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Esther Alonso-Prieto, Raika Pancaroglu, Kirsten A. Dalrymple, Jason JS Barton, Ipek Oruc; Describing the temporal dynamics of the face familiarity effect: Bootstrap analysis of single subject ERP data. Journal of Vision 2013;13(9):415. doi: https://doi.org/10.1167/13.9.415.
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© ARVO (1962-2015); The Authors (2016-present)
Background: Evoked potential studies of familiarity effects on face processing have lead to divergent conclusions, with some suggesting that they emerge as early as 140-170ms, and others later, around 250-400ms. However, those reports rely on group averages of mean or peak amplitude within a priori time windows. Objective: Our goal was to determine the temporal dynamics of the familiarity effect at the level of the individual subject, using a moving window analysis that did not make assumptions regarding specific time windows. Methods: 10 observers judged the pleasantness of faces presented in a screen. A trial started with a fixation point (2700-2900ms) followed by an anonymous or a familiar (internet celebrity pictures) face (100ms) and a mask (300ms). Results contrasting anonymous versus familiar faces were analyzed using a point-by-point bootstrap analysis of single subjects (Figure 1). Results: Significant differences between familiar and unfamiliar faces were most consistently found between: 80-120ms in O1, O2, Oz; 120-140ms in Fz, Cz, Pz; 140-160ms in P8, 160-180ms in P7; 300-360ms in Fz, Cz, Pz (Figure 2). As the earliest differences were observed in occipital electrodes, these may reflect differences in stimulus properties between the anonymous and famous images. However, differences at 120-180ms appeared at times and in locations where face-selective responses occur (the N170 in P8/7 and VPP in Pz/Cz) and not in occipital electrodes, suggesting that they reflected modulation of face-processing by familiarity. Less consistent differences observed after 300ms in central electrodes coincide with the P300 component, which has been associated to processing novel stimuli. Conclusion: This approach suggests that familiarity effects on face processing emerge around 120ms and evolve dynamically across the scalp, probably reflecting the activation of a widespread face perception network. Central derivations manifest such influence first, followed by temporo-occipital locations in the right and finally in the left hemisphere.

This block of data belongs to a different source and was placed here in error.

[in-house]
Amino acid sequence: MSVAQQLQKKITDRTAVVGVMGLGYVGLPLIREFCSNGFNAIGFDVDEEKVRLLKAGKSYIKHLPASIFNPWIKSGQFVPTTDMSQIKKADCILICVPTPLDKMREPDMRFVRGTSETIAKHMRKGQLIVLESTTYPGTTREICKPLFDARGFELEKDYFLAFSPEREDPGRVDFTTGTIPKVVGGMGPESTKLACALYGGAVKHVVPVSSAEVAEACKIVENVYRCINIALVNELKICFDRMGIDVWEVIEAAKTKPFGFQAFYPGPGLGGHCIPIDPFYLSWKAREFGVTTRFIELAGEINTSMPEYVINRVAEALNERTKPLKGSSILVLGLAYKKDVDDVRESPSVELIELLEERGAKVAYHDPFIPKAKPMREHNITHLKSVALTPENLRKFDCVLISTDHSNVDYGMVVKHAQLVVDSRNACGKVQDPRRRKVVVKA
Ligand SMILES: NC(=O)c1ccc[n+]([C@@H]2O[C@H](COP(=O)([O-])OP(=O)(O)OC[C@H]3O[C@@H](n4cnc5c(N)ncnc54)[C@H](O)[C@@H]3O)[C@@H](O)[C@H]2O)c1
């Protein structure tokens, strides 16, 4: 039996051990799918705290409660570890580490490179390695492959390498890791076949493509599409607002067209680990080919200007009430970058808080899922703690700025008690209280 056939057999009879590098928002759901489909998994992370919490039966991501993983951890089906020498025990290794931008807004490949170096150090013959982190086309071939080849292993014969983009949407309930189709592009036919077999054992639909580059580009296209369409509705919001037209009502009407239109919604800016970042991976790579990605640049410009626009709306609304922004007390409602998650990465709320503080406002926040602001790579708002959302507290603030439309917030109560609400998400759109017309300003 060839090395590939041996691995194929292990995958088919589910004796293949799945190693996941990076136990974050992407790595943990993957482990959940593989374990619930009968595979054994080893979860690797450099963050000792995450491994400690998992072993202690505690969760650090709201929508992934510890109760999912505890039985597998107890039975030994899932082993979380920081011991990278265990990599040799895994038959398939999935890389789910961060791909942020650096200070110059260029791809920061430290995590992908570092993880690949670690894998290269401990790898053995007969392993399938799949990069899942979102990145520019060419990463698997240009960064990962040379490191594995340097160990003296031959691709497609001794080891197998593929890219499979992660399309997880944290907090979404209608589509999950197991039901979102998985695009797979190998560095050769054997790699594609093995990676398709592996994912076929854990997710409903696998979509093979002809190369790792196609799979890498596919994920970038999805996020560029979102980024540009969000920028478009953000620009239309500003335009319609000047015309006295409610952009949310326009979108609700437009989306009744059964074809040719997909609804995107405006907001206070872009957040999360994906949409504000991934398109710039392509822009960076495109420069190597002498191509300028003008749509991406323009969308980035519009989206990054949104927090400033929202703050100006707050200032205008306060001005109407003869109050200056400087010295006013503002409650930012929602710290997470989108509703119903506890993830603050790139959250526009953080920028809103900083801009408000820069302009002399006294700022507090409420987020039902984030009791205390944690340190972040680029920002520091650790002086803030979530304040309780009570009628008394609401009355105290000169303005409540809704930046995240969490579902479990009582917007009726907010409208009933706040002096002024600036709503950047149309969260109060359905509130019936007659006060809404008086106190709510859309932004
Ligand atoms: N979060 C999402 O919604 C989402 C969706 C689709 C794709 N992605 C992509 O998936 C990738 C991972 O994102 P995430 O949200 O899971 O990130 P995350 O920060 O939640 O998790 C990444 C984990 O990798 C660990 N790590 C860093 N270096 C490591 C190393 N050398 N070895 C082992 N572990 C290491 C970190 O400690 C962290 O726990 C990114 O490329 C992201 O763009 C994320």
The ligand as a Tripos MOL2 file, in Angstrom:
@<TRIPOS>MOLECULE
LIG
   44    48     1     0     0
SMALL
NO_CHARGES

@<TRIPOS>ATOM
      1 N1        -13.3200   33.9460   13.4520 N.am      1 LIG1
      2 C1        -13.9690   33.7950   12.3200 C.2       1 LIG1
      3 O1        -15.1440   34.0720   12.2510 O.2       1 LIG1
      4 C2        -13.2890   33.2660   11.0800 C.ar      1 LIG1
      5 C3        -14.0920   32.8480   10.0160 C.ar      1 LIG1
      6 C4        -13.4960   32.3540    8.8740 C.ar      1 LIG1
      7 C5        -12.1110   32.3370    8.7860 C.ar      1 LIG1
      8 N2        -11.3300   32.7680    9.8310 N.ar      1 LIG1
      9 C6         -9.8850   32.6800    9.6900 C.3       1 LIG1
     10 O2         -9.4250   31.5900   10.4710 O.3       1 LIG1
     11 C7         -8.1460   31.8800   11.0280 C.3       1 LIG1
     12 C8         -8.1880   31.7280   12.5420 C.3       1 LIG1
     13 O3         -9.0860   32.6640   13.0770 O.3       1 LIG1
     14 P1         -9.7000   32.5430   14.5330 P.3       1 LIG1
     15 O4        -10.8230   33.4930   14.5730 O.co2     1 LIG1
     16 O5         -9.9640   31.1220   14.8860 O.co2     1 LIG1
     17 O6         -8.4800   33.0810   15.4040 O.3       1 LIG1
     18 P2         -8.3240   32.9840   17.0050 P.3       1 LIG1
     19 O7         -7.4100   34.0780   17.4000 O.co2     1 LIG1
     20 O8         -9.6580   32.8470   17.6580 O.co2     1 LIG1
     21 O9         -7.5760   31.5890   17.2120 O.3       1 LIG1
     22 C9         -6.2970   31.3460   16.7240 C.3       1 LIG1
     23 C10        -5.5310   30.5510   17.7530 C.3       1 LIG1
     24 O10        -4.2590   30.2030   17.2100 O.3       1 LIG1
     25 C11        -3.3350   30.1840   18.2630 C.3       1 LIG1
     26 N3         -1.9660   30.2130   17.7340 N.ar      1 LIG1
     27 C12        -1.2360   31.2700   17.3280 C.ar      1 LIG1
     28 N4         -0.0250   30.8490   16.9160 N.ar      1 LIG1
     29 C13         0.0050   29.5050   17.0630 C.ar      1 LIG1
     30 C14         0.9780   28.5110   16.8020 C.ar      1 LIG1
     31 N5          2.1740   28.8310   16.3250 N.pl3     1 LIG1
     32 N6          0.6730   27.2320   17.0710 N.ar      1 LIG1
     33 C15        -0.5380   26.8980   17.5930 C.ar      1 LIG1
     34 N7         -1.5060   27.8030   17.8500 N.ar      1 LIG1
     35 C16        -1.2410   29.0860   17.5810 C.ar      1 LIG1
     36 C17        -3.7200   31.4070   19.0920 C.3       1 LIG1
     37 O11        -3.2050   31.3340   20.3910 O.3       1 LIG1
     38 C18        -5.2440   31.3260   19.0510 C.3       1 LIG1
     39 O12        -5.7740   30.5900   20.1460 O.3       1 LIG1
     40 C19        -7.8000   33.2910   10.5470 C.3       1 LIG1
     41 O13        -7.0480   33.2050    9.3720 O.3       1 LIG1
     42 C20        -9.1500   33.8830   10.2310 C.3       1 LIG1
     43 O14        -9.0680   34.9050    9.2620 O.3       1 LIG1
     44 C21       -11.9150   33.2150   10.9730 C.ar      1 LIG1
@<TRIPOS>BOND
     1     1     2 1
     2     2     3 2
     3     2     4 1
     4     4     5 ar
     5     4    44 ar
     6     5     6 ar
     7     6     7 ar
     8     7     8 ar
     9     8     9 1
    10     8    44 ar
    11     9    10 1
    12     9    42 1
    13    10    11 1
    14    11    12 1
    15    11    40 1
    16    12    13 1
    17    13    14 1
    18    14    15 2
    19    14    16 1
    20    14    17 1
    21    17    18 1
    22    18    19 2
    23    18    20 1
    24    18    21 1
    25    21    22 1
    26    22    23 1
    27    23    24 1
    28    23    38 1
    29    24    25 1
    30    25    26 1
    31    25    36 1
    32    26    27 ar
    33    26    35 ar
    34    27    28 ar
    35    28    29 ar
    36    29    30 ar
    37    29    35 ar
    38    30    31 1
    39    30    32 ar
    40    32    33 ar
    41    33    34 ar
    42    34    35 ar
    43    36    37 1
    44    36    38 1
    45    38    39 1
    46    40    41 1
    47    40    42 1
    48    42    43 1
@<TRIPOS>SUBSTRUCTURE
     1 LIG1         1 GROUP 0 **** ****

Meeting abstract presented at VSS 2013
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